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New Island publishes some of the best fiction written in Ireland. From literary fiction and short stories, to chilling crime, you’ll always find a book to transport you.

Shift

Shift

10.95

by Mia Gallagher

Time passes. Roads get built, cars get faster, bubbles bust. But some things endure. The bitter violence of betrayal. Love, in all its foolish sweetness. The hurt – and sometimes healing – of loss. A magnificent achievement by one of Ireland’s greatest authors.

C-Format, Paperback | 280pp | ISBN: 9781848406698 | Release Date: April 2018

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Prowling the streets, bedrooms, parks and schoolyards of a grubby uncertain city, where madness lurks just under the skin, men, women and those in-between enter an unsettling dance of encounters.

There’s Maisie, perfect on the inside and out, a right Primcess™ – but what’s it going to take to get a hard-copy invitation to her party? There’s the angry-deep-inside man, who gets more than he bargained for when he drinks too much at a party, insulting a mysterious guest. There’s those three lads, up from the sticks to study marketing in Belfield, who can’t help listening to the noises in their creaky Georgian house: a slamming door, a washing machine and geisha Susie downstairs, playing ‘Nights in White Satin’ to her snake. And the nixer driving a removals van with Christo, who likes dressing up on days he isn’t feeling too good.

Time passes. Roads get built, cars get faster, bubbles bust. But some things endure. The bitter violence of betrayal. Love, in all its foolish sweetness. The hurt – and sometimes healing – of loss. A magnificent achievement by one of Ireland’s greatest authors.

Reviews

The sense of possibility here, of boundary-busting and transgression, encapsulates what Gallagher does best in this blazingly intelligent, multi-level collection.
— Irish Independent
Trail-blazing…Unruly and difficult to pin down, these stories take a walk on the dark side…Gallagher’s flair for character evident on every page. Her language is innovative, her descriptions striking…In every story there were sentences I lingered over, savouring the newness of them. A highly accomplished and arresting collection.
— Sunday Independent
Mia Gallagher has established herself as an experimental, highly inventive force in Irish fiction… There are sentences which dazzle you in passing, verbal cornucopias embedded in plots which confront the strange and the sad and the uncomfortable…The result is entertaining, dark, witty and constantly surprising, denying the reader even a moment to relax.
— Sunday Business Post
Shift is Gallagher’s first story collection following two novels – most recently the stupendous Beautiful Pictures of the Lost Homeland – and it’s a knockout…there’s no staleness here, no redundancy or filler, but rather a compilation of work that’s so strong it reads like the Greatest Hits of one of the best writers you’ve never yet read.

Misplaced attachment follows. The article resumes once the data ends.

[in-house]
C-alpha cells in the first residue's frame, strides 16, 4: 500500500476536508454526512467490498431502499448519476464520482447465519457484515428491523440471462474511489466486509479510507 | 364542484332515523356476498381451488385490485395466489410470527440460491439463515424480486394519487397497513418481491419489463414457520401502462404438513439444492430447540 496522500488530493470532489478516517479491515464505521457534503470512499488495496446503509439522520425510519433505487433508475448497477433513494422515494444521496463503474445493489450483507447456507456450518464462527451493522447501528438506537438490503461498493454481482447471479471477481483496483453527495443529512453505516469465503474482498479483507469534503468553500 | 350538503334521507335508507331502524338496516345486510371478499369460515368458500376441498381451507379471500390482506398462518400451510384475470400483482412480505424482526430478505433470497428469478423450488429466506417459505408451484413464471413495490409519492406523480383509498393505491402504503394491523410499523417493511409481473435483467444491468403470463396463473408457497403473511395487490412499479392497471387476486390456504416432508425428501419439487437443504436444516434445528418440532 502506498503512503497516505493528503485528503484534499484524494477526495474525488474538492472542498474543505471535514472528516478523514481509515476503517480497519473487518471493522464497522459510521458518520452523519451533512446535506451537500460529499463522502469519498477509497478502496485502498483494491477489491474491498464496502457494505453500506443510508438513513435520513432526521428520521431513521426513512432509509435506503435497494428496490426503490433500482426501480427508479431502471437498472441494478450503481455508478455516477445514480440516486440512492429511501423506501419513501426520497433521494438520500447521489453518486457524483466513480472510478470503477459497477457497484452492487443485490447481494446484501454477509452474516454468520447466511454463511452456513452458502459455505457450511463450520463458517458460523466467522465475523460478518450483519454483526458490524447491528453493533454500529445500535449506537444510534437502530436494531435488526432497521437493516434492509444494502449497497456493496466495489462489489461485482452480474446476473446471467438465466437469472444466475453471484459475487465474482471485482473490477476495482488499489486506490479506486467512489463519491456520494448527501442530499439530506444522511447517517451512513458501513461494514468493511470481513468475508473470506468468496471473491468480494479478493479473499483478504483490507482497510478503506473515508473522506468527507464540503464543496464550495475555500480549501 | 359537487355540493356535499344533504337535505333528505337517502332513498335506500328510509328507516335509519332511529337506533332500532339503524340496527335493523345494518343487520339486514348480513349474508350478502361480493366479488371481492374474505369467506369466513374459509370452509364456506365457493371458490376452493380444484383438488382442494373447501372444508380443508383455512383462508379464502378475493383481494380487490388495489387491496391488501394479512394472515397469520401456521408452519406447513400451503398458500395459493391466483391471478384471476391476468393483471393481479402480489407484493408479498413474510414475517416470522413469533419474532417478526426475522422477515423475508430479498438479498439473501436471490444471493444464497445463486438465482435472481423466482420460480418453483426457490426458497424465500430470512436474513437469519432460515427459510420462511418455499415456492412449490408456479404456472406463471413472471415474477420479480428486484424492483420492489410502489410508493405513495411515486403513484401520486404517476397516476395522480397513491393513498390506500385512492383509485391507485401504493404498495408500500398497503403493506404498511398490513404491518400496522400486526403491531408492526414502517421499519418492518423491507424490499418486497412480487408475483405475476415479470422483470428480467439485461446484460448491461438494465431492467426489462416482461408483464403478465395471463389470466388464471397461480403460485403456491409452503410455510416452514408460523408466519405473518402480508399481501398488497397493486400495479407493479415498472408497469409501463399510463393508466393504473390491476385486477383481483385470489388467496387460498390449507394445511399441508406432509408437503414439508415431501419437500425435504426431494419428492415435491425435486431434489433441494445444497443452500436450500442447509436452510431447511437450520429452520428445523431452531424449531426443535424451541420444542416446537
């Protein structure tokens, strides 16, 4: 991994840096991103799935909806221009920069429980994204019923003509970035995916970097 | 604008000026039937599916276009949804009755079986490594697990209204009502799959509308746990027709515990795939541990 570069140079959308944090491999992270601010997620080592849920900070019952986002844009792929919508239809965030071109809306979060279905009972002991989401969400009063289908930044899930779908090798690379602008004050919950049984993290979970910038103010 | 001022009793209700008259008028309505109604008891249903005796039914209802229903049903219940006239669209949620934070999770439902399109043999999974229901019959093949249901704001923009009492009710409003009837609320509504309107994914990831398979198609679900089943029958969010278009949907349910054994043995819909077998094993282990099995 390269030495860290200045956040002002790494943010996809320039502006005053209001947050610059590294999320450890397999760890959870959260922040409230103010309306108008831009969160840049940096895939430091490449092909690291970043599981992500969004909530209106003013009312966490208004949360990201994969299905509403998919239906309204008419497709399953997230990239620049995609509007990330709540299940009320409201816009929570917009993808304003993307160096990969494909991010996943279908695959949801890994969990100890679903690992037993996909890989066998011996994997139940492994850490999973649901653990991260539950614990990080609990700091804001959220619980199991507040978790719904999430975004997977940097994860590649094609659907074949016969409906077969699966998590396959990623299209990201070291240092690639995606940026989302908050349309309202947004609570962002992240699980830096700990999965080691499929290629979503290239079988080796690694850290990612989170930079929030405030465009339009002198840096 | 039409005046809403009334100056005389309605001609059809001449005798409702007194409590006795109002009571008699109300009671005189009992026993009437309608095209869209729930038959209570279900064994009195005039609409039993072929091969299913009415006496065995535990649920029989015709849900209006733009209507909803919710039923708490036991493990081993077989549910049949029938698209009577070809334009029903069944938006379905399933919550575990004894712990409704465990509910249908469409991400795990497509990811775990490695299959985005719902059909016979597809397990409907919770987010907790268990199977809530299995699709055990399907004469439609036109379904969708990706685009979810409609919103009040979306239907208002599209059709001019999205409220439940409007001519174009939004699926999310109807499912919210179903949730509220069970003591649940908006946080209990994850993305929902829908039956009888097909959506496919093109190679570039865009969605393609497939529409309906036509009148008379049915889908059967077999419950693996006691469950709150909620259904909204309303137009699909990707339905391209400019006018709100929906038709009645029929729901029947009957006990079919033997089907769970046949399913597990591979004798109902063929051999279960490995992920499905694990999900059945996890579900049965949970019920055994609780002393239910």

— Bookmunch

Praise for Mia Gallagher 

Rich in colour and broad in scope, and its many unruly pieces are similarly held in place by the strong voice of a central character…Gallagher’s writing is brilliant…Though somewhat baffling on the surface, Beautiful Pictures . . . is strangely coherent up close, like a magic-eye picture…a writer who doesn’t miss, or forget, a trick.
— Sara Baume, The Irish Times
There is so much to say about this novel. It is sprawling, but not sloppy; messy, but not a mess. There will be as many readings of it as there are readers. Beautiful Pictures of the Lost Homeland is challenging, it is brave, it is original, it is flawed, it is moving, it is fascinating. It is art.
— The Guardian
Nothing came near Mia Gallagher’s Beautiful Pictures of the Lost Homeland for bravery and ambition this year. A skillful and fearless exploration of place, time and identity – it grapples the big themes to its heart. This is the Irish novel whose reputation will grow in the coming years.  A new generation of Irish writers may well take their lead from it.
— Mike McCormack, Sunday Independent
Mia Gallagher’s remarkable Beautiful Pictures of the Lost Homeland offers a flavour of past and potential lives. The story, which ostensibly centres on a transgendered film editor, takes the form of a montage, splicing together narratives from different periods to create a complex story about the binaries and doubleness of identity.
— The Irish Times
New Island have done well to snare this, but we hope a UK publisher is also on the cards, because this book needs an international audience.
— Bookmunch
The reader is invited into an epic in miniature, into a shocking, century-spanning, peripatetic jigsaw made of pieces of human pain that intersect and slide into one another, and the moving parts of this jigsaw, that formally coalesce in such beautiful and subtle ways, are all masterfully performed tricks to avoid the inevitable, but ever-retreating, admission of pain and loss between a daughter and her estranged father… Gallagher, I believe, with Beautiful Pictures of the Lost Homeland, has achieved some kind of formal evolution of the novel.
— Oisín Fagan, The Irish Times